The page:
Some of these automated software tools are malicious

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_71700794_shadowA study by Incapsula suggests 61.5% of all website traffic is now generated by bots. The security firm said that was a 21% rise on last year’s figure of 51%.

Some of these automated software tools are malicious – stealing data or posting ads for scams in comment sections.

But the firm said the biggest growth in traffic was for “good” bots.

These are tools used by search engines to crawl websites in order to index their content, by analytics companies to provide feedback about how a site is performing, and by others to carry out other specific tasks – such as helping the Internet Archive preserve content before it is deleted.

Fuzzy data

To generate its report, Incapsula said it observed 1.45 billion bot visits over a 90 day period.

The information was sourced from 20,000 sites operated by its clients.

Dr Ian Brown, associate director at Oxford University’s Cyber Security Centre – which was not involved in the study – said the figures were useful as an indication of the growth in non-human traffic, even if they were not accurate to the nearest decimal place.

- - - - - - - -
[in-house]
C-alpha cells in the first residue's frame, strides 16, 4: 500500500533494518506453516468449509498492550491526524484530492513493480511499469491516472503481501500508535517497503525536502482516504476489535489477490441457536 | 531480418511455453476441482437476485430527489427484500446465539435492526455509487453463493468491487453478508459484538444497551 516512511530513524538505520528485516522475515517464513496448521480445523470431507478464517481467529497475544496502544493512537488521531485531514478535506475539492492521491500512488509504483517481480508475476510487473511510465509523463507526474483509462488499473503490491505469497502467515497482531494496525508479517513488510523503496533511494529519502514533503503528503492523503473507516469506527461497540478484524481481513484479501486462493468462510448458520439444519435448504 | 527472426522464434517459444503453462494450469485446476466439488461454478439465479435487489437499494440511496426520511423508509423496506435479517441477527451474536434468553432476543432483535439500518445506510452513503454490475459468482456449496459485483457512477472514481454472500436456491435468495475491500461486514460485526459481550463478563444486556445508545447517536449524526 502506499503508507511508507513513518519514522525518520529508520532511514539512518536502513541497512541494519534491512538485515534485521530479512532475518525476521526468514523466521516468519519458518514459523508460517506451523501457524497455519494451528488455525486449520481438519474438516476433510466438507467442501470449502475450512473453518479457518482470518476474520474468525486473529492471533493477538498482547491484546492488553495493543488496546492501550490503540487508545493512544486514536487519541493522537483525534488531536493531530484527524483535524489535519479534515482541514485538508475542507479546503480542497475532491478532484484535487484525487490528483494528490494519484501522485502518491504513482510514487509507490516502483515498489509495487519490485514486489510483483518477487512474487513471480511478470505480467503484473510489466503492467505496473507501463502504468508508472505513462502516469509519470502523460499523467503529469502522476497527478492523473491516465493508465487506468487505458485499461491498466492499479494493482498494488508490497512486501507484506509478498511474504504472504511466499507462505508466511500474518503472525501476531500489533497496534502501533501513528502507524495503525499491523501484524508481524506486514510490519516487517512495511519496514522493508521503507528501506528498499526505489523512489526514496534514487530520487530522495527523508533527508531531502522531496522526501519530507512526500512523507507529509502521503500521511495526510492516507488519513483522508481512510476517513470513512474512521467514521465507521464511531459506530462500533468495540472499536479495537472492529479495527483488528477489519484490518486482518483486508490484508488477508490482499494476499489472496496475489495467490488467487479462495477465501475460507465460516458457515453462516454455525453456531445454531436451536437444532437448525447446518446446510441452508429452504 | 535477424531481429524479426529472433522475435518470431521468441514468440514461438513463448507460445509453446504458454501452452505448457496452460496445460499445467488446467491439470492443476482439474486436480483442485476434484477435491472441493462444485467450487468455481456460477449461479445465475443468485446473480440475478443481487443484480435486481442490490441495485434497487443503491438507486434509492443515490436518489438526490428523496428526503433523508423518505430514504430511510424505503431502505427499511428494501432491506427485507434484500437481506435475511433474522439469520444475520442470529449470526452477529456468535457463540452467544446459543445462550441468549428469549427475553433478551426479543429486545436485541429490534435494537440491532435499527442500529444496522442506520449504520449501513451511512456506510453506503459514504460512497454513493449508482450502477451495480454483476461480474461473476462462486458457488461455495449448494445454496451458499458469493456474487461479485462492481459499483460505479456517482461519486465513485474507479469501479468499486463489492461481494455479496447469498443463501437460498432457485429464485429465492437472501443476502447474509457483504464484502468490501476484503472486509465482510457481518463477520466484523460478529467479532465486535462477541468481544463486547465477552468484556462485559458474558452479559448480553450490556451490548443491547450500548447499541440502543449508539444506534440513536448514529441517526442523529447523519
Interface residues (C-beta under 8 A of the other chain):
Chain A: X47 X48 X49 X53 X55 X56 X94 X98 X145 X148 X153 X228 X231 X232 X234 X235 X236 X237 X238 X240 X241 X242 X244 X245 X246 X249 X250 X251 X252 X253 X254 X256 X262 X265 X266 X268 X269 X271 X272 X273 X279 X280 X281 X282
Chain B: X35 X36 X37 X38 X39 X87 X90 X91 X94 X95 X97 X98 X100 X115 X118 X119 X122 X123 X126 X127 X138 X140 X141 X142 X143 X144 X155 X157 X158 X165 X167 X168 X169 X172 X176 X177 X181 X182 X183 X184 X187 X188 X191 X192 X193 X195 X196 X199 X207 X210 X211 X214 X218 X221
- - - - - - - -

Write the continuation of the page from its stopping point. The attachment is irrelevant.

“Their own customers may or may not be representative of the wider web,” he told the BBC.

“There will also be some unavoidable fuzziness in their data, given that they are trying to measure malicious website visits where by definition the visitors are trying to disguise their origin.”

Impersonator bots

Despite the overall growth in bot activity, the firm said that many of the traditional malicious uses of the tools had become less common.

A study by Incapsula suggests 61.5% of all website traffic is now generated by bots. The security firm said that was a 21% rise on last year’s figure of 51%.

Some of these automated software tools are malicious – stealing data or posting ads for scams in comment sections.

But the firm said the biggest growth in traffic was for “good” bots.

These are tools used by search engines to crawl websites in order to index their content, by analytics companies to provide feedback about how a site is performing, and by others to carry out other specific tasks – such as helping the Internet Archive preserve content before it is deleted.

Fuzzy data

To generate its report, Incapsula said it observed 1.45 billion bot visits over a 90 day period.

The information was sourced from 20,000 sites operated by its clients.

Dr Ian Brown, associate director at Oxford University’s Cyber Security Centre – which was not involved in the study – said the figures were useful as an indication of the growth in non-human traffic, even if they were not accurate to the nearest decimal place.

“Their own customers may or may not be representative of the wider web,” he told the BBC.

“There will also be some unavoidable fuzziness in their data, given that they are trying to measure malicious website visits where by definition the visitors are trying to disguise their origin.”

Impersonator bots

Despite the overall growth in bot activity, the firm said that many of the traditional malicious uses of the tools had become less common.





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